Elizabeth Holmes reports from Orlando on the presidential race.

Barack Obama has long aligned John McCain with President Bush, hoping the president’s low approval ratings will drag down his White House rival. But on Thursday, McCain tried his hand at reverse psychology—suggesting it’s Obama who would continue the economic policies of the Bush administration.

“Barack Obama’s only answer is to double-down on the Bush Administration’s legacy of out-of-control-spending,” McCain said in a statement in response to reports that 478,000 Americans claimed unemployment benefits this week, an increase of 15,000 from the week before.

The new charge from McCain that Obama and Bush are close ideologically on economic policy matters hangs on the thread of proposed spending increases by Obama. However, Obama opposes most major aspects of Bush’s economic legacy, including making permanent the 2001 and 2003 tax cuts, which McCain supports.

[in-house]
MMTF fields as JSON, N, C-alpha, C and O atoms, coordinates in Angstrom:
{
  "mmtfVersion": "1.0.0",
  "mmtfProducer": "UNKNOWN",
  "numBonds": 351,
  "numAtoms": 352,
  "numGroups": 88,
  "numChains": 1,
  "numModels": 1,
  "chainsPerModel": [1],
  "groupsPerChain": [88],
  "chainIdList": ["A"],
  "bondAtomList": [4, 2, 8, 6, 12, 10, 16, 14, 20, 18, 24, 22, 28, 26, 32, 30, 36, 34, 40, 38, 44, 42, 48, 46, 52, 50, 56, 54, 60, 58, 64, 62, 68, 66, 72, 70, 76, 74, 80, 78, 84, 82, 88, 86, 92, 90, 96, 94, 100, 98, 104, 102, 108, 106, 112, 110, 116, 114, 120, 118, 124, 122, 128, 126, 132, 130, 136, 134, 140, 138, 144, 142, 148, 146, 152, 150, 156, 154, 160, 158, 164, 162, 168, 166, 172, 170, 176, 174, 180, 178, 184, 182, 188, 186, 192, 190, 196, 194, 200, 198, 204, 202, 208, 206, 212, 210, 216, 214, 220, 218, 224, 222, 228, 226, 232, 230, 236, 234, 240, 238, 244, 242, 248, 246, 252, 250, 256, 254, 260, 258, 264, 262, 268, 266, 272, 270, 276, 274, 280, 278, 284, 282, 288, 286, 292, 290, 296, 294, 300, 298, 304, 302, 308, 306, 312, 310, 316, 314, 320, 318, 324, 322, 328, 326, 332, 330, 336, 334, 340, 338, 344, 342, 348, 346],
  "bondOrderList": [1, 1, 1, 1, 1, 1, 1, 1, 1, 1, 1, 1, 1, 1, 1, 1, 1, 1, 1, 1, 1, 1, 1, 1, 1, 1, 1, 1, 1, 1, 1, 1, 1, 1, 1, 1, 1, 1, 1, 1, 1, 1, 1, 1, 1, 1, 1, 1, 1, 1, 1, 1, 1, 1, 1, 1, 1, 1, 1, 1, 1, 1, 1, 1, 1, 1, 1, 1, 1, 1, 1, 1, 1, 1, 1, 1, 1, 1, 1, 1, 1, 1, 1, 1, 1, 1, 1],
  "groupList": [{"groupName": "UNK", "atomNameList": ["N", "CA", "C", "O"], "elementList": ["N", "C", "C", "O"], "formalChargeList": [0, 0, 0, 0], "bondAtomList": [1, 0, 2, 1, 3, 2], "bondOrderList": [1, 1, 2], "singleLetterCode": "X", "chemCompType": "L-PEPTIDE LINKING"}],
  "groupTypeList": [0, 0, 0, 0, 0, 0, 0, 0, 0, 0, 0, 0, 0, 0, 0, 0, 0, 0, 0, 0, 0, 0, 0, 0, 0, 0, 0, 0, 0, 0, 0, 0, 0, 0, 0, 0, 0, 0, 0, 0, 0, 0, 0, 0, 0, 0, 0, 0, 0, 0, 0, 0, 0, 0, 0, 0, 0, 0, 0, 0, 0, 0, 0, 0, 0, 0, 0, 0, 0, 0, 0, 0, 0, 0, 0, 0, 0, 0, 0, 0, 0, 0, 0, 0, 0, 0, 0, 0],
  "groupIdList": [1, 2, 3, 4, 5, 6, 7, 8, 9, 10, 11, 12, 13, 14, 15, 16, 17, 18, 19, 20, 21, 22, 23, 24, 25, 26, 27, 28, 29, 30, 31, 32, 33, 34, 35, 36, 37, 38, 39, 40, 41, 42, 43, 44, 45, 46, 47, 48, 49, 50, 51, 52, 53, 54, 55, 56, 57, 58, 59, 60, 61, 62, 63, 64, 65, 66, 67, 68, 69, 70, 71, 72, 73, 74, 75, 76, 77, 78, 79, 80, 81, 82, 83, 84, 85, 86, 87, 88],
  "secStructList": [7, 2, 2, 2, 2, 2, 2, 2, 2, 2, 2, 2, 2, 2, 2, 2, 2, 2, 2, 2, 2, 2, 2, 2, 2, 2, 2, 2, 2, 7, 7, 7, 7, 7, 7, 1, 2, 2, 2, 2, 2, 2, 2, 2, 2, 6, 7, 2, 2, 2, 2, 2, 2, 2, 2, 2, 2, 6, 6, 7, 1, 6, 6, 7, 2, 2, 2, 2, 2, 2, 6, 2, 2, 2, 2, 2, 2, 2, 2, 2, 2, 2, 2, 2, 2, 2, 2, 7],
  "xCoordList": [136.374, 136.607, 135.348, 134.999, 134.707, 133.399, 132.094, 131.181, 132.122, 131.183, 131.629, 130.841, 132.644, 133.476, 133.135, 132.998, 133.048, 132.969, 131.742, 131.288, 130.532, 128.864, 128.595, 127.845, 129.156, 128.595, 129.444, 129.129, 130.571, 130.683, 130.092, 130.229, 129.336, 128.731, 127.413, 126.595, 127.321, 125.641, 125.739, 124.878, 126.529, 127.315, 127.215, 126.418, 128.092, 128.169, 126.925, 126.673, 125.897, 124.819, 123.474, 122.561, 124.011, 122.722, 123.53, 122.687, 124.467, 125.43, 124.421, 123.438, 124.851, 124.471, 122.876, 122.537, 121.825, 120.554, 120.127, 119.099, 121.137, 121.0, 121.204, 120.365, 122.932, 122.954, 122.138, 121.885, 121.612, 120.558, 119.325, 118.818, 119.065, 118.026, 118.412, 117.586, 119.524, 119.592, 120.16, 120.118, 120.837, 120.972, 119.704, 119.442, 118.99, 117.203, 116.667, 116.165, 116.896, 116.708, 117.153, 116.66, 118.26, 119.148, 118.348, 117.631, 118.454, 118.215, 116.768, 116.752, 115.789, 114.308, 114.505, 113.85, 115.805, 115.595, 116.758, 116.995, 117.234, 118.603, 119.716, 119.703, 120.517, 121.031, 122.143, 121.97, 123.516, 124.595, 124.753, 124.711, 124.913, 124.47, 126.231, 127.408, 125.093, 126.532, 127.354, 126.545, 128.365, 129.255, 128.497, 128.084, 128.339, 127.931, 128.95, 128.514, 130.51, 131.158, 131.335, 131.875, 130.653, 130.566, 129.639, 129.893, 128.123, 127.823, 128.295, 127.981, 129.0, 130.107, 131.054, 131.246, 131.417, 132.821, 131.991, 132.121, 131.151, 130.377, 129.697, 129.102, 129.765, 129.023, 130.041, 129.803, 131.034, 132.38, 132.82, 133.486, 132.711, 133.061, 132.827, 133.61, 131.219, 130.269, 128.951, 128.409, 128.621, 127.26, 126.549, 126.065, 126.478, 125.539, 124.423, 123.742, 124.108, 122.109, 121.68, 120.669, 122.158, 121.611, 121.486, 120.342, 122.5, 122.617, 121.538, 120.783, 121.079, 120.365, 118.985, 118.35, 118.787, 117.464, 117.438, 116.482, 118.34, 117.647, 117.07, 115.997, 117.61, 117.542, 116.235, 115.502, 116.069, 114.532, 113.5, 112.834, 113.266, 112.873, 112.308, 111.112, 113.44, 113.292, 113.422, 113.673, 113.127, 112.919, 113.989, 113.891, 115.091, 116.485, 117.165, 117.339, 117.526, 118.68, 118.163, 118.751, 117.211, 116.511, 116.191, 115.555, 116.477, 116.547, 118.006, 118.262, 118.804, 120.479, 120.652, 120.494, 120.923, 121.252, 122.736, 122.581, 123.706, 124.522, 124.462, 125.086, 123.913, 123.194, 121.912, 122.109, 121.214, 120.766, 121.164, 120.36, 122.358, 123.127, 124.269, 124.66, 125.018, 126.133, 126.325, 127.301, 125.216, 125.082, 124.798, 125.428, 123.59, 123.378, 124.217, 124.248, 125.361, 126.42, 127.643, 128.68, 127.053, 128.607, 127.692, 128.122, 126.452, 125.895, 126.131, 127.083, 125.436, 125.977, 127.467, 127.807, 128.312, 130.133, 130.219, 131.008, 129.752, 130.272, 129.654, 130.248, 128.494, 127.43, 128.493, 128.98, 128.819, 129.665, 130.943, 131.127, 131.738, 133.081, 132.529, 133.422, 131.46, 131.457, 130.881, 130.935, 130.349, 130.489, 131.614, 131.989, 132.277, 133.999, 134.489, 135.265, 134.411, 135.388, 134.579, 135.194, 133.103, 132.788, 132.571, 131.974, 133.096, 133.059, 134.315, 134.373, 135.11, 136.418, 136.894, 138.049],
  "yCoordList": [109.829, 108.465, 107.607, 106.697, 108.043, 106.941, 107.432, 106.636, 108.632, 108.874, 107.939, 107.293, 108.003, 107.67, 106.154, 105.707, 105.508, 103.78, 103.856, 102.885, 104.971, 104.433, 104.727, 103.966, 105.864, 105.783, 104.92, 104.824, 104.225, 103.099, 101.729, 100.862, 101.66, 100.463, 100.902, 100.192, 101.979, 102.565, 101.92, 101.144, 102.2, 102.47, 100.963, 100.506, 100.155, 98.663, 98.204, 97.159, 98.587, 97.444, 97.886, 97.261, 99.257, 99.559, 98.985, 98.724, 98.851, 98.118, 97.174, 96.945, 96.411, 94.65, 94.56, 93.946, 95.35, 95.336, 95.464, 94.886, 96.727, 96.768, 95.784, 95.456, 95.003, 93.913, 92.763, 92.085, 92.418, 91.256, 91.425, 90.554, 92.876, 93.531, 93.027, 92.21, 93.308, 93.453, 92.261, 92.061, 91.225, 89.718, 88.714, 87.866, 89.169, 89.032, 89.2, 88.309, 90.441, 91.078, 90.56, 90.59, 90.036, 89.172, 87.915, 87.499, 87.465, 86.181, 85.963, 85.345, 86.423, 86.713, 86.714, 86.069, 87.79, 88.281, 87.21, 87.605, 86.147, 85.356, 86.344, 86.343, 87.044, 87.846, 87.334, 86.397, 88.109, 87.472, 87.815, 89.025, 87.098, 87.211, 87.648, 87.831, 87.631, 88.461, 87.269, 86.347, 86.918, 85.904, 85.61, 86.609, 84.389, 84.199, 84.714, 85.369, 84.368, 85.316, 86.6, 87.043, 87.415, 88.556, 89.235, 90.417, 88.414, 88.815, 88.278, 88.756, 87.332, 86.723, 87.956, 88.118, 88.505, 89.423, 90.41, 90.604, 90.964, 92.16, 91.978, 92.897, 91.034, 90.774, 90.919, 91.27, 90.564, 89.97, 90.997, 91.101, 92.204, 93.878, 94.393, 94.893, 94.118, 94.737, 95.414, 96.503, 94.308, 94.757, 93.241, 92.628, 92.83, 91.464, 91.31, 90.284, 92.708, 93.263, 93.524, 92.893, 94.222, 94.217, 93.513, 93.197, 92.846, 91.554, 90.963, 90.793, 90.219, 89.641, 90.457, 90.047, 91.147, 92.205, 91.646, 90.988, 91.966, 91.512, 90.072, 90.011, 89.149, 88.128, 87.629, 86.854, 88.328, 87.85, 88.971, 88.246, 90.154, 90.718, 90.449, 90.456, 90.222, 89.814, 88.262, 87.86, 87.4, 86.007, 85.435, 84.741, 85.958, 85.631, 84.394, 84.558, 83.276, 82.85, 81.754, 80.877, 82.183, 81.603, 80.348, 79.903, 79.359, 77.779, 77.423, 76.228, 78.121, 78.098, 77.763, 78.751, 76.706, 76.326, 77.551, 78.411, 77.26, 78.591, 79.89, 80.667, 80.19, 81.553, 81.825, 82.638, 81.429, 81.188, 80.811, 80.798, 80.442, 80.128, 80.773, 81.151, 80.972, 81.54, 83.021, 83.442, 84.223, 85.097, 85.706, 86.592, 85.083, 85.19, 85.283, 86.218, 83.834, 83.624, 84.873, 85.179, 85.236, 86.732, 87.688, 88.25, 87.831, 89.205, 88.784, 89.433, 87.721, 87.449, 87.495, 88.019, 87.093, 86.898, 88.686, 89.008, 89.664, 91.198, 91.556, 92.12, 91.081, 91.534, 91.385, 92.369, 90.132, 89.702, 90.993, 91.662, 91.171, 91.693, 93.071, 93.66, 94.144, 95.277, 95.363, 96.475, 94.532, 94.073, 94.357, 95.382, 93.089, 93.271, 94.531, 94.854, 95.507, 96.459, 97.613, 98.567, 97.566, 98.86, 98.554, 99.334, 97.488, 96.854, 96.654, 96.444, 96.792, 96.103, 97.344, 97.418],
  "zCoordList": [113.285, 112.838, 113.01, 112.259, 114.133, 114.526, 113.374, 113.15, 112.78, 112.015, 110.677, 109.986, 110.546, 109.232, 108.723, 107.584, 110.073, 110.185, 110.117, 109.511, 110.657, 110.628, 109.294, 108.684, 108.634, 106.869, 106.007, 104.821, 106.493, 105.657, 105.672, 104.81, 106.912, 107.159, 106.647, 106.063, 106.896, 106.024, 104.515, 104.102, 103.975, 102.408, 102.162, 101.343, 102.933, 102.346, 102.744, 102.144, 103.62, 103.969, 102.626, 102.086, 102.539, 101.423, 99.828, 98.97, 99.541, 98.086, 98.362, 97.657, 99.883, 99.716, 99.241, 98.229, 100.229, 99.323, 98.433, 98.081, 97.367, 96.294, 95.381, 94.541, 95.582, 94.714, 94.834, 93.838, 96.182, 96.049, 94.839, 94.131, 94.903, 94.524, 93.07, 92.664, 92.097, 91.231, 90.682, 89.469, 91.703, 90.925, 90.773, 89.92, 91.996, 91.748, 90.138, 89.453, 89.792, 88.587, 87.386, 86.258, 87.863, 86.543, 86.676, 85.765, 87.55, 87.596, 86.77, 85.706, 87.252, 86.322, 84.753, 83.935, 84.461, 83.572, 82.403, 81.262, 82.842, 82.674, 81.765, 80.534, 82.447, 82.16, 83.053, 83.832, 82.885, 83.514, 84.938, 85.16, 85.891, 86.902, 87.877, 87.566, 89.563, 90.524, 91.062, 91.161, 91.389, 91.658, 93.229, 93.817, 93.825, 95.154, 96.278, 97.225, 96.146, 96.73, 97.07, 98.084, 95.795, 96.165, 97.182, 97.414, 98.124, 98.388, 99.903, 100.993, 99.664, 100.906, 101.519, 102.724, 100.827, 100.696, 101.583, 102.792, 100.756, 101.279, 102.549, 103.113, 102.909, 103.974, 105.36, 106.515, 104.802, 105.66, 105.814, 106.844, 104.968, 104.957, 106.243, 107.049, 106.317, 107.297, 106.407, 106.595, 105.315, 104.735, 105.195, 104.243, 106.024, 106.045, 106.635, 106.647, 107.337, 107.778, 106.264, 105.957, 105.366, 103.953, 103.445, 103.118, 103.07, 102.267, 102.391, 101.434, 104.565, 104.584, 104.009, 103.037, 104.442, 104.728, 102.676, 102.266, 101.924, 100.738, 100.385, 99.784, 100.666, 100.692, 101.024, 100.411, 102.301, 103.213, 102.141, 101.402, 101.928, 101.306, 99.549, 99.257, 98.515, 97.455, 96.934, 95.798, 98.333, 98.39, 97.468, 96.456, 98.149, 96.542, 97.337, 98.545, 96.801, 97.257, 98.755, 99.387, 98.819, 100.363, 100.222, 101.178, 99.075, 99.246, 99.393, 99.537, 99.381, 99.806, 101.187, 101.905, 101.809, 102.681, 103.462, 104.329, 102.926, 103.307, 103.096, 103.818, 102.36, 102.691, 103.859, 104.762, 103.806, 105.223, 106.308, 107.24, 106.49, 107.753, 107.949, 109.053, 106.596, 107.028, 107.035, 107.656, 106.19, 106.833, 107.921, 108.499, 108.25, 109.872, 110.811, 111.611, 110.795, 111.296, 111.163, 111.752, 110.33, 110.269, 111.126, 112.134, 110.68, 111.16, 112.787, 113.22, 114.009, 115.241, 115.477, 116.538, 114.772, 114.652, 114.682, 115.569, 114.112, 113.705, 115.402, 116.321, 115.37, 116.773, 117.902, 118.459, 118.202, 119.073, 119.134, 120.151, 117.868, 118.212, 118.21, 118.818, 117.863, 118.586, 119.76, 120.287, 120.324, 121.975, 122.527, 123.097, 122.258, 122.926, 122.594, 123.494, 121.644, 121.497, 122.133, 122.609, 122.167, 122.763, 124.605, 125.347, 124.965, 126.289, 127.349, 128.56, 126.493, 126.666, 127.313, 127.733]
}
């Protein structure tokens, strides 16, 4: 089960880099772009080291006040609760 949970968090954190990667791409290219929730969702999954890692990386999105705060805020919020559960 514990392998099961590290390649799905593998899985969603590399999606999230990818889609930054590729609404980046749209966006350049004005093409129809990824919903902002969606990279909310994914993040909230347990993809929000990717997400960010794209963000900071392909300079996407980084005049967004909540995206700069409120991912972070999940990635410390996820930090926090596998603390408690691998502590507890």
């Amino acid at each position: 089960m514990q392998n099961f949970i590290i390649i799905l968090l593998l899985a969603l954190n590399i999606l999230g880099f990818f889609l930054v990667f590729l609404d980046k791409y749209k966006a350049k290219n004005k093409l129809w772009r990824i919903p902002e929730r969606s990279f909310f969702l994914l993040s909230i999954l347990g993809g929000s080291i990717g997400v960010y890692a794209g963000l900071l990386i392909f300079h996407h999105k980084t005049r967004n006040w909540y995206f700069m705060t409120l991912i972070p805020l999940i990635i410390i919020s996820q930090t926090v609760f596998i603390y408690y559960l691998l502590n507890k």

In his statement today, McCain said that Obama’s plan is “a time-proven recipe for turning tough economic times into terrible economic circumstances.”

Obama spokesman Tommy Vietor brushed off the suggestion. “The fact is, over the course of 20 months of campaigning and three debates, McCain hasn’t offered a single thing that he would do differently from George W. Bush on the economy or foreign policy,” he said.